Playing the Indian Card

Friday, May 27, 2016

The Trump-Sanders Debate

PT Barnum with his VP pick, Commodore Nutt

Donald Trump's offfer to debate Bernie Sanders for charity is a typical bit of PR genius.

First of all, Sanders would be crazy to turn it down. It gives him some free publicity Hillary Clinton will not get, on the eve of the crucial California primary. It also lets Sanders fix the image in Democrat voters' minds of himself as the nominee. And it puts in voters' minds the image of Sanders as the natural opponent of Donald Trump, aka the Devil Incarnate to many Democrats. Given all these considerations, the event is pretty likely to happen.

Even if it doesn't, Trump wins. The offer itself is a news story keeping him in focus instead of just the Dems. Because it is for charity, and specifically an unspecified women's charity, Trump can then say that Democrats do not really care about women, while he does. And, of course, he can claim that Sanders is scared of him.

But the true art of the deal is to come up with a win/win proposition. That is what this is. Sanders should thank Trump for the opportunity.

For Trump, it gives him a big jolt of free publicity. Especially if the offer is accepted, it injects him into the news cycle just as, otherwise, everyone would be focusing only on the Democratic race. In particular, it takes the spotlight off Hillary, his most likely opponent, diminishing her. Boosting Sanders also makes eventual unity harder for the Democrats. The closer Sanders comes to being the Democratic pennant-bearer, the stronger will the temptations be to launch a third-party bid, vitrually handing the presidency to Trump.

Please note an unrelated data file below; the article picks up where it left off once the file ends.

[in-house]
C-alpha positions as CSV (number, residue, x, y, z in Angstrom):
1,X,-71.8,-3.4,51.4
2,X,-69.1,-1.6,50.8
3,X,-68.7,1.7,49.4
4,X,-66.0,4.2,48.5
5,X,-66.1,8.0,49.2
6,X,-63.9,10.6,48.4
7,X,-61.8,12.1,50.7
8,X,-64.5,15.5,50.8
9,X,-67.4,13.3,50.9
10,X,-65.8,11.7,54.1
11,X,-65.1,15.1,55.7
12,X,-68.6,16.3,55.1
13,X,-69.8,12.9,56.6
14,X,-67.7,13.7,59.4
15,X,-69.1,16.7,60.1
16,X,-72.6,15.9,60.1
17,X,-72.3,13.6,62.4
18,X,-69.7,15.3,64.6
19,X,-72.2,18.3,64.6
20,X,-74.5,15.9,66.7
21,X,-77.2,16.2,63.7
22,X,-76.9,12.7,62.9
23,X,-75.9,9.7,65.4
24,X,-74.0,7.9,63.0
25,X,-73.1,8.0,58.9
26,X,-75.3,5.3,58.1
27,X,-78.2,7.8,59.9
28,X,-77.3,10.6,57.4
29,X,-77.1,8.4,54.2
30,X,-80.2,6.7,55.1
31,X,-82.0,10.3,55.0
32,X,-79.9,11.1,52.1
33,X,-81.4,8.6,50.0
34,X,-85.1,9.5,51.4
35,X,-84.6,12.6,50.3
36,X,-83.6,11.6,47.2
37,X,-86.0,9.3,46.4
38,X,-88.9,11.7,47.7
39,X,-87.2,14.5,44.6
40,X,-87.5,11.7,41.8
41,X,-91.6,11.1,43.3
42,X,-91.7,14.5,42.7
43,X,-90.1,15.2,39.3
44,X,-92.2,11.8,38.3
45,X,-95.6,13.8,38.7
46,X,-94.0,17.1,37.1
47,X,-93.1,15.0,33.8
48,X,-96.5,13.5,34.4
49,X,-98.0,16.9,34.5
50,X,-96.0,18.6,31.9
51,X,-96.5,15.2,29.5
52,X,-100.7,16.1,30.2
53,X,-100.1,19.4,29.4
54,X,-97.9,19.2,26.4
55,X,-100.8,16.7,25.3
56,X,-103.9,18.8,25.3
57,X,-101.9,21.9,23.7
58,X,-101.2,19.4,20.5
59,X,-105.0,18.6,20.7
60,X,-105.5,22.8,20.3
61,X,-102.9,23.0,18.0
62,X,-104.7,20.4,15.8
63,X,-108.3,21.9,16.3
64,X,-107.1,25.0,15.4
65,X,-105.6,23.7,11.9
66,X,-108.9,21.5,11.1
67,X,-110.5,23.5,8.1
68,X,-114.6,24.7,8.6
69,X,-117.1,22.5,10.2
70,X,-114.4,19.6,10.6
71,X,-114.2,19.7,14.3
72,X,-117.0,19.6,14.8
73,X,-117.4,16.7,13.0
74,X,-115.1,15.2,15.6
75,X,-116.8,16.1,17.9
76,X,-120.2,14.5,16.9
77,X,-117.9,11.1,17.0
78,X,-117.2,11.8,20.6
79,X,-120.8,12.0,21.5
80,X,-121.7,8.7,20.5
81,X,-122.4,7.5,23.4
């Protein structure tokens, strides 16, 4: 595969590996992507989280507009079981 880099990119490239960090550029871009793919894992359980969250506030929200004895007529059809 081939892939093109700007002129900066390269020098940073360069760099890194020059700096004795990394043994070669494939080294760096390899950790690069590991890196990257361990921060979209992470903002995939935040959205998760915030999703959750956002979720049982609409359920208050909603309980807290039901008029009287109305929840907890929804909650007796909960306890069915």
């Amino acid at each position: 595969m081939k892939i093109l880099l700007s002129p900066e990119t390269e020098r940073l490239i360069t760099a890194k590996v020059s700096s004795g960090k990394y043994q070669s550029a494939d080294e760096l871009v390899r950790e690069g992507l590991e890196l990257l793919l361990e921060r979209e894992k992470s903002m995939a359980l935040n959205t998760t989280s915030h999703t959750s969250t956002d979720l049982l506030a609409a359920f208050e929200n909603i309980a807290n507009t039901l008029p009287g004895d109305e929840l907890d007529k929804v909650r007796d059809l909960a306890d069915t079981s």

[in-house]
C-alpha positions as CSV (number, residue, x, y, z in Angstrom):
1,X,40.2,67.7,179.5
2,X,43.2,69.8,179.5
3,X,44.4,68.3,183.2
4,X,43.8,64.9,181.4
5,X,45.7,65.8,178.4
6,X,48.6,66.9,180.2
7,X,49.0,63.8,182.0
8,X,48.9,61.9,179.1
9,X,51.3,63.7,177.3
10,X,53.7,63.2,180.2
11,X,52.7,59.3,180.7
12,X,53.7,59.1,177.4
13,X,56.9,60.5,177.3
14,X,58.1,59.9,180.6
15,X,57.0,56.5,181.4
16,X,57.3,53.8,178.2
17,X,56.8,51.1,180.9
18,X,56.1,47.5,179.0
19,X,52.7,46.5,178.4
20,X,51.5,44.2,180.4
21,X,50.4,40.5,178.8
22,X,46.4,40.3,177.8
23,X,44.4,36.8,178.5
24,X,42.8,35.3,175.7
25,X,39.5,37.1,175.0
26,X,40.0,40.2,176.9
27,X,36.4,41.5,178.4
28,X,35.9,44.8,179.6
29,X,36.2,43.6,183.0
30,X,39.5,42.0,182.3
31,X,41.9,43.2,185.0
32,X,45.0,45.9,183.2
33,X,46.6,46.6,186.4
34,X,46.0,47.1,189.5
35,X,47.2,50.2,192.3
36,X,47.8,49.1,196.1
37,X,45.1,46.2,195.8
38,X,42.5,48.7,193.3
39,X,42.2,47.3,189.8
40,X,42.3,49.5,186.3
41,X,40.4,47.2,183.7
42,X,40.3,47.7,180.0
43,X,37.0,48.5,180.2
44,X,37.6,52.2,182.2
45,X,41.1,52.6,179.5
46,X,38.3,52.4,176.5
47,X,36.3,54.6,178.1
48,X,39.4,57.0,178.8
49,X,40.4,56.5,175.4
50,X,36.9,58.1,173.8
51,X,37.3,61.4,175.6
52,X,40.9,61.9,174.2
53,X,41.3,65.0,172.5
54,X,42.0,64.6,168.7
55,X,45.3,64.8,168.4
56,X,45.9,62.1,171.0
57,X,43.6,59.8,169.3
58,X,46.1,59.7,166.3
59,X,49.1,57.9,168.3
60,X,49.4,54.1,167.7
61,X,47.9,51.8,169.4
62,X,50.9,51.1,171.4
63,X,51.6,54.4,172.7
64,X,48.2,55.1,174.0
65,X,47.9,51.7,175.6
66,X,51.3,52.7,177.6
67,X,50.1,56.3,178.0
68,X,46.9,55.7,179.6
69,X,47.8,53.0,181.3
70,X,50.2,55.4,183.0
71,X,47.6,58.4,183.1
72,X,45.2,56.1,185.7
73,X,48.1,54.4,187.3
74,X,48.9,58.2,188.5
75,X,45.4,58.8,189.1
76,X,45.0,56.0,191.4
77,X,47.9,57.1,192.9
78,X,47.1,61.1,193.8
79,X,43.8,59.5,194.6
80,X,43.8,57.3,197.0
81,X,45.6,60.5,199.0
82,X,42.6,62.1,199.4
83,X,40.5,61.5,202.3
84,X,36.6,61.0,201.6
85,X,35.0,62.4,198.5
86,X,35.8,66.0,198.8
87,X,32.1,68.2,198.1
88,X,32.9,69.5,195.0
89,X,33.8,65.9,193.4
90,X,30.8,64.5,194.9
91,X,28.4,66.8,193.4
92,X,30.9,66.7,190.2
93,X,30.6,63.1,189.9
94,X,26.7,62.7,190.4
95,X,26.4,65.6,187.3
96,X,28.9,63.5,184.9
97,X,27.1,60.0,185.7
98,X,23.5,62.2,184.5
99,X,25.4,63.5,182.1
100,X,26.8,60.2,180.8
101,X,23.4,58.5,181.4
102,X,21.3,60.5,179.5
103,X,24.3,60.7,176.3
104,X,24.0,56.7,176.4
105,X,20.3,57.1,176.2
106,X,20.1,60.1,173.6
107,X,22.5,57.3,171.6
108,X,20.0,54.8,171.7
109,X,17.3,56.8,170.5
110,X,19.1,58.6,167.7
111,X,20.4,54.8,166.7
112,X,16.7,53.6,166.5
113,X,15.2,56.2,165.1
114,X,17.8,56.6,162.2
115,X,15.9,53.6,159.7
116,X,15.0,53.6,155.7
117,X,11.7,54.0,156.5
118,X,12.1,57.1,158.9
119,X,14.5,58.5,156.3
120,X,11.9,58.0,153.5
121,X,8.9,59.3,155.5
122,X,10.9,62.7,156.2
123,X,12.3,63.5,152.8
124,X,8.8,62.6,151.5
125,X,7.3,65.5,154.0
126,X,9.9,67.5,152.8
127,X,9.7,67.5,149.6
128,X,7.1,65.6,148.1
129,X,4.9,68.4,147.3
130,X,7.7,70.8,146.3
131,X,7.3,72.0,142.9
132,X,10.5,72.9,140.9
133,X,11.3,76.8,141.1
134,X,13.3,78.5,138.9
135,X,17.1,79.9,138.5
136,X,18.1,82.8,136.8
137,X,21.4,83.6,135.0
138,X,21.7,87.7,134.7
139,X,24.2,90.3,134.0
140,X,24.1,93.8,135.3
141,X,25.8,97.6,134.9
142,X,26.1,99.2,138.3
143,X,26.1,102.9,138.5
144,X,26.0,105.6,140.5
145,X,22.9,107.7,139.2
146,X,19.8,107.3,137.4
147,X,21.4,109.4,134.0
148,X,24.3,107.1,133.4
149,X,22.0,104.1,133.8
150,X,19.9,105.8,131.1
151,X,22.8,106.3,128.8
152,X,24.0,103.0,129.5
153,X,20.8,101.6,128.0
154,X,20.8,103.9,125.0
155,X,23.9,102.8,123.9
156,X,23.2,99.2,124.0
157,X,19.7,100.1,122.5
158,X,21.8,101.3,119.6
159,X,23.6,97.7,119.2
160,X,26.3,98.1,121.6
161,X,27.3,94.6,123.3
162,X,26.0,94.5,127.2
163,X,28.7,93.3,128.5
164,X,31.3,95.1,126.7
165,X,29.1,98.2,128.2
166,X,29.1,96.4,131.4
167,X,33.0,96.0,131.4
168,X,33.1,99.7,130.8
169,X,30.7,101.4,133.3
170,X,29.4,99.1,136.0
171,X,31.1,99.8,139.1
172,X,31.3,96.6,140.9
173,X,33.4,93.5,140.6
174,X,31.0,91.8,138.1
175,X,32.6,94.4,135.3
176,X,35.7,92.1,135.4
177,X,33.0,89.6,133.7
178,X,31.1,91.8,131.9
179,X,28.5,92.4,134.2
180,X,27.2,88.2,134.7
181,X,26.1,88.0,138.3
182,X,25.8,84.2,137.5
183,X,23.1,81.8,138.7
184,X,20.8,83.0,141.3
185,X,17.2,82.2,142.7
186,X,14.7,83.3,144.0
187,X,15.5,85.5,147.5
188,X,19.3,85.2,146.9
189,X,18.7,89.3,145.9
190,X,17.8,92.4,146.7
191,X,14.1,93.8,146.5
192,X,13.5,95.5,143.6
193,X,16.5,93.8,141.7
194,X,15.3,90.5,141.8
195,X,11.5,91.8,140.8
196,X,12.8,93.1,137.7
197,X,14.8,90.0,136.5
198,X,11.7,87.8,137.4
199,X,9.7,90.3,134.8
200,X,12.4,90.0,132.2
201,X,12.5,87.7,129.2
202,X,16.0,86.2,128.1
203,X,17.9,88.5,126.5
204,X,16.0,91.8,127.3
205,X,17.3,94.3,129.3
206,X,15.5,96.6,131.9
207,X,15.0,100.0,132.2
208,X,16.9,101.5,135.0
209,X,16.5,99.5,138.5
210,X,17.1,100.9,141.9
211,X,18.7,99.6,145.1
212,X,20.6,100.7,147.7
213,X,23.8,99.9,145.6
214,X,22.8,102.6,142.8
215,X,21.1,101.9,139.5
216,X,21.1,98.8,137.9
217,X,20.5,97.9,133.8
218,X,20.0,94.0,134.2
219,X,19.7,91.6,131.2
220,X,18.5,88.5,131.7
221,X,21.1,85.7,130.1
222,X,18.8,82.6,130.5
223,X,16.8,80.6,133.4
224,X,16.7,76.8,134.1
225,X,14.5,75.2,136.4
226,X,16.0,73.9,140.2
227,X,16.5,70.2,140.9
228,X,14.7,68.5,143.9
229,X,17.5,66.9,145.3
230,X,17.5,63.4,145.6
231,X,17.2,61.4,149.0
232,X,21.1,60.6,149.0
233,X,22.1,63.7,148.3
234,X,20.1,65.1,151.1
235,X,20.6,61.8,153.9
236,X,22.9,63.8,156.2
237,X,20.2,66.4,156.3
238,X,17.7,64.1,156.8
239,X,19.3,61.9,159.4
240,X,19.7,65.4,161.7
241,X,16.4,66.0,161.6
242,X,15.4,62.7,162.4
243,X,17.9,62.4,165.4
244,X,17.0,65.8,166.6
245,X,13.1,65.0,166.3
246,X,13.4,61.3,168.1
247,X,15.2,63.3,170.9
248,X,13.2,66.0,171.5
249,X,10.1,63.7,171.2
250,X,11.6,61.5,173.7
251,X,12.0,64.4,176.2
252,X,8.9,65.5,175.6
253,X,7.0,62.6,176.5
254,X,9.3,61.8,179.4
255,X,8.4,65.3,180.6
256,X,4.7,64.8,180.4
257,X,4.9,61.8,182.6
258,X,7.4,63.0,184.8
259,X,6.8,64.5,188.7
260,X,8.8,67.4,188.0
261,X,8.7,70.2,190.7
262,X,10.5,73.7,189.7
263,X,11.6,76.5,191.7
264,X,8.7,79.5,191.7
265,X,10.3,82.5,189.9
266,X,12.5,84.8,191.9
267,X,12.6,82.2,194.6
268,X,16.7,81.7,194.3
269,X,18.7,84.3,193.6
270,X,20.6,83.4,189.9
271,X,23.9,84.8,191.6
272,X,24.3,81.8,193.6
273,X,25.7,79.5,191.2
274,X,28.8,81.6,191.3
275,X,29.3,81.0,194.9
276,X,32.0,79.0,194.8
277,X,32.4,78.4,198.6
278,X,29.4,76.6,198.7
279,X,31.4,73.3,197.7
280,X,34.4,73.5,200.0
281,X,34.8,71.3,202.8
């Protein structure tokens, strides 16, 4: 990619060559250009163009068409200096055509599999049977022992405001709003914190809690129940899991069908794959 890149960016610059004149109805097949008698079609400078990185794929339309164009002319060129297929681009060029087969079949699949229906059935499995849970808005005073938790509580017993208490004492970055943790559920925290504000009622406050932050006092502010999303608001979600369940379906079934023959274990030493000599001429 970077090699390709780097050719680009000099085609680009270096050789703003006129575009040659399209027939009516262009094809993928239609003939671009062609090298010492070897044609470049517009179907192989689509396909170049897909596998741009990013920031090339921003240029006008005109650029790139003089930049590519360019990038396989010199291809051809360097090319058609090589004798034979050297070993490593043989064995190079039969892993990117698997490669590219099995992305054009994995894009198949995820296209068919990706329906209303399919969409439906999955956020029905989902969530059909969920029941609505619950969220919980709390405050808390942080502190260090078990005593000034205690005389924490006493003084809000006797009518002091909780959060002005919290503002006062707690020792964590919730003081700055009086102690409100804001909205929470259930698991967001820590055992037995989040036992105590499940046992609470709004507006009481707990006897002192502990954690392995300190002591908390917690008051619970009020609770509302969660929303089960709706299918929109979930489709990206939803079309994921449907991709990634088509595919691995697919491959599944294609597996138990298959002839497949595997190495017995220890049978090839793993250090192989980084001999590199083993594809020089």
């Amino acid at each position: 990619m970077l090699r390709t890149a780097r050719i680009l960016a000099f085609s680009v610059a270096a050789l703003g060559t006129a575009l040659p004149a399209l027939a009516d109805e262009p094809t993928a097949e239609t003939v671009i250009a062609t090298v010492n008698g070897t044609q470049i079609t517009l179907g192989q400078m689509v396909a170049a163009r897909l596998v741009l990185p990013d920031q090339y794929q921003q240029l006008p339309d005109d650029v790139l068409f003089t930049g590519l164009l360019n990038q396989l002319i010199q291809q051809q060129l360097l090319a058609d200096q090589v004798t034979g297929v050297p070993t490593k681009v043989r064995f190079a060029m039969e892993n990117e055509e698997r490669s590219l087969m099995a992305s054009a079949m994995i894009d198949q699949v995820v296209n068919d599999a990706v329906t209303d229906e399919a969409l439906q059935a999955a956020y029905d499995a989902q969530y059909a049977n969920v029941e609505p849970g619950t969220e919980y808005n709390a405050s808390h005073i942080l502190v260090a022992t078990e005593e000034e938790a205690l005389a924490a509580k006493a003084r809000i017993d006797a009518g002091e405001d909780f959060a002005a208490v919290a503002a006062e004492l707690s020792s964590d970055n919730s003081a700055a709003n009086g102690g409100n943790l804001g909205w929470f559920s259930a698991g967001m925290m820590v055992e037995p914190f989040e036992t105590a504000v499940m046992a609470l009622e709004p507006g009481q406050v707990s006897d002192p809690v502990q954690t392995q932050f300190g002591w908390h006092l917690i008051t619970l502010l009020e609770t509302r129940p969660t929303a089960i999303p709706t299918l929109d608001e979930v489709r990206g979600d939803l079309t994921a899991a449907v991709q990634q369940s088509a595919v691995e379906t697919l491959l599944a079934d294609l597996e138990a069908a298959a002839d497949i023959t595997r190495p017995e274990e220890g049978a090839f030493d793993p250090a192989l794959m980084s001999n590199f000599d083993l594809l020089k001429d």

Trump platform.

It all works best if, as is far more likely, Hillary still ends up being the Democratic nominee. But if Sanders comes close enough that she wins only on the strength of the automatic delegates representing the party establishment, it makes Trump look that much more like the candidate of the common man. But even if it overshoots and hands Sanders the nomination, or something does, it is still not a bad thing for Trump. At worst, the Democratic nominee is getting no more exposure than he is. Some might also argue that Sanders would be easier to run against; I'm not at all sure about that. His policies might be less popular than Hillary's, but people are more inclined to vote on personalities.

It shows once again Trump's PR talents. He is, if nothing else, a great salesman. And the American people love that sort of showmanship. It is in the fine tradition of P.T. Barnum and W.C. Fields, the Yankeee pedlar and the emcee of the Old West medicine show. Sure, Barnum was a liar and a cheat, and the patent medicine probably did not work, but the lie and the cheat were so entertaining, they were more than worth the price of admission. It is popular entertainment in the fine, culturally democratic, American tradition.

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